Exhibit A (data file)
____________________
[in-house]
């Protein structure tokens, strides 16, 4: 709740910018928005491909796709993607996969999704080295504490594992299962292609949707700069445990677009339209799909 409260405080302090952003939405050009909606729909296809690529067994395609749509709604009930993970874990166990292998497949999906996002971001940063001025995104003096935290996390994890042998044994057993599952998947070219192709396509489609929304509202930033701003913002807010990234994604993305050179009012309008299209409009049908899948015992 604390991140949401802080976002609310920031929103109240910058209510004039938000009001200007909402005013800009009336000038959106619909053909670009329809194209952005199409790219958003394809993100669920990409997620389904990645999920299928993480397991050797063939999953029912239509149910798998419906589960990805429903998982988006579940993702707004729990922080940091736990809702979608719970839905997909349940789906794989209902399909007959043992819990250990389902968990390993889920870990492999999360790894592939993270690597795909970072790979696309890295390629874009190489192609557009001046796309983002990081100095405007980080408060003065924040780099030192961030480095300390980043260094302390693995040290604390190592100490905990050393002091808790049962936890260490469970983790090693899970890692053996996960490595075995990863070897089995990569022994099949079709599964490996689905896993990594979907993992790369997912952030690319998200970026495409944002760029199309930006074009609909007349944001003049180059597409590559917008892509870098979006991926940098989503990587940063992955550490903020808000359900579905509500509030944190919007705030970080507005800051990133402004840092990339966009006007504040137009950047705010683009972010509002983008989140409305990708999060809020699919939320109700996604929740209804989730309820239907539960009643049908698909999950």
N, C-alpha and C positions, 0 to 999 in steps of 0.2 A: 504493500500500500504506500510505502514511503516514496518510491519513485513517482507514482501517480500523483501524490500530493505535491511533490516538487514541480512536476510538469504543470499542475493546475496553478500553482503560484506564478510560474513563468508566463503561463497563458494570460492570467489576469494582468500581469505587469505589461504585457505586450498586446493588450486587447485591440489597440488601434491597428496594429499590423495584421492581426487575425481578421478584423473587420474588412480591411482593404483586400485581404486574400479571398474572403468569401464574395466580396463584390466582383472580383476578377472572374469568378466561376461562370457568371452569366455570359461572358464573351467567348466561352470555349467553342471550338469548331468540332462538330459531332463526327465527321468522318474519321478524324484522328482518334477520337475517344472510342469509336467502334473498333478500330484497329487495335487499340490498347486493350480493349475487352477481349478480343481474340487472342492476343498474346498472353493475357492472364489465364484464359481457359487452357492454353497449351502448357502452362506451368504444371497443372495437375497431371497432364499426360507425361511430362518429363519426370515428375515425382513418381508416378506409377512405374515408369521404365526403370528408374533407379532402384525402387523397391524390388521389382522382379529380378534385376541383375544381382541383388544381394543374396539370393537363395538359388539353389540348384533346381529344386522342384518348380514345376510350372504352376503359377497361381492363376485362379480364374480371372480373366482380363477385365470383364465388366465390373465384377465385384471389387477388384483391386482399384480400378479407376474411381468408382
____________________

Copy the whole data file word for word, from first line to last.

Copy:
[in-house]
């Protein structure tokens, strides 16, 4: 709740910018928005491909796709993607996969999704080295504490594992299962292609949707700069445990677009339209799909 409260405080302090952003939405050009909606729909296809690529067994395609749509709604009930993970874990166990292998497949999906996002971001940063001025995104003096935290996390994890042998044994057993599952998947070219192709396509489609929304509202930033701003913002807010990234994604993305050179009012309008299209409009049908899948015992 604390991140949401802080976002609310920031929103109240910058209510004039938000009001200007909402005013800009009336000038959106619909053909670009329809194209952005199409790219958003394809993100669920990409997620389904990645999920299928993480397991050797063939999953029912239509149910798998419906589960990805429903998982988006579940993702707004729990922080940091736990809702979608719970839905997909349940789906794989209902399909007959043992819990250990389902968990390993889920870990492999999360790894592939993270690597795909970072790979696309890295390629874009190489192609557009001046796309983002990081100095405007980080408060003065924040780099030192961030480095300390980043260094302390693995040290604390190592100490905990050393002091808790049962936890260490469970983790090693899970890692053996996960490595075995990863070897089995990569022994099949079709599964490996689905896993990594979907993992790369997912952030690319998200970026495409944002760029199309930006074009609909007349944001003049180059597409590559917008892509870098979006991926940098989503990587940063992955550490903020808000359900579905509500509030944190919007705030970080507005800051990133402004840092990339966009006007504040137009950047705010683009972010509002983008989140409305990708999060809020699919939320109700996604929740209804989730309820239907539960009643049908698909999950």
N, C-alpha and C positions, 0 to 999 in steps of 0.2 A: 504493500500500500504506500510505502514511503516514496518510491519513485513517482507514482501517480500523483501524490500530493505535491511533490516538487514541480512536476510538469504543470499542475493546475496553478500553482503560484506564478510560474513563468508566463503561463497563458494570460492570467489576469494582468500581469505587469505589461504585457505586450498586446493588450486587447485591440489597440488601434491597428496594429499590423495584421492581426487575425481578421478584423473587420474588412480591411482593404483586400485581404486574400479571398474572403468569401464574395466580396463584390466582383472580383476578377472572374469568378466561376461562370457568371452569366455570359461572358464573351467567348466561352470555349467553342471550338469548331468540332462538330459531332463526327465527321468522318474519321478524324484522328482518334477520337475517344472510342469509336467502334473498333478500330484497329487495335487499340490498347486493350480493349475487352477481349478480343481474340487472342492476343498474346498472353493475357492472364489465364484464359481457359487452357492454353497449351502448357502452362506451368504444371497443372495437375497431371497432364499426360507425361511430362518429363519426370515428375515425382513418381508416378506409377512405374515408369521404365526403370528408374533407379532402384525402387523397391524390388521389382522382379529380378534385376541383375544381382541383388544381394543374396539370393537363395538359388539353389540348384533346381529344386522342384518348380514345376510350372504352376503359377497361381492363376485362379480364374480371372480373366482380363477385365470383364465388366465390373465384377465385384471389387477388384483391386482399384480400378479407376474411381468408382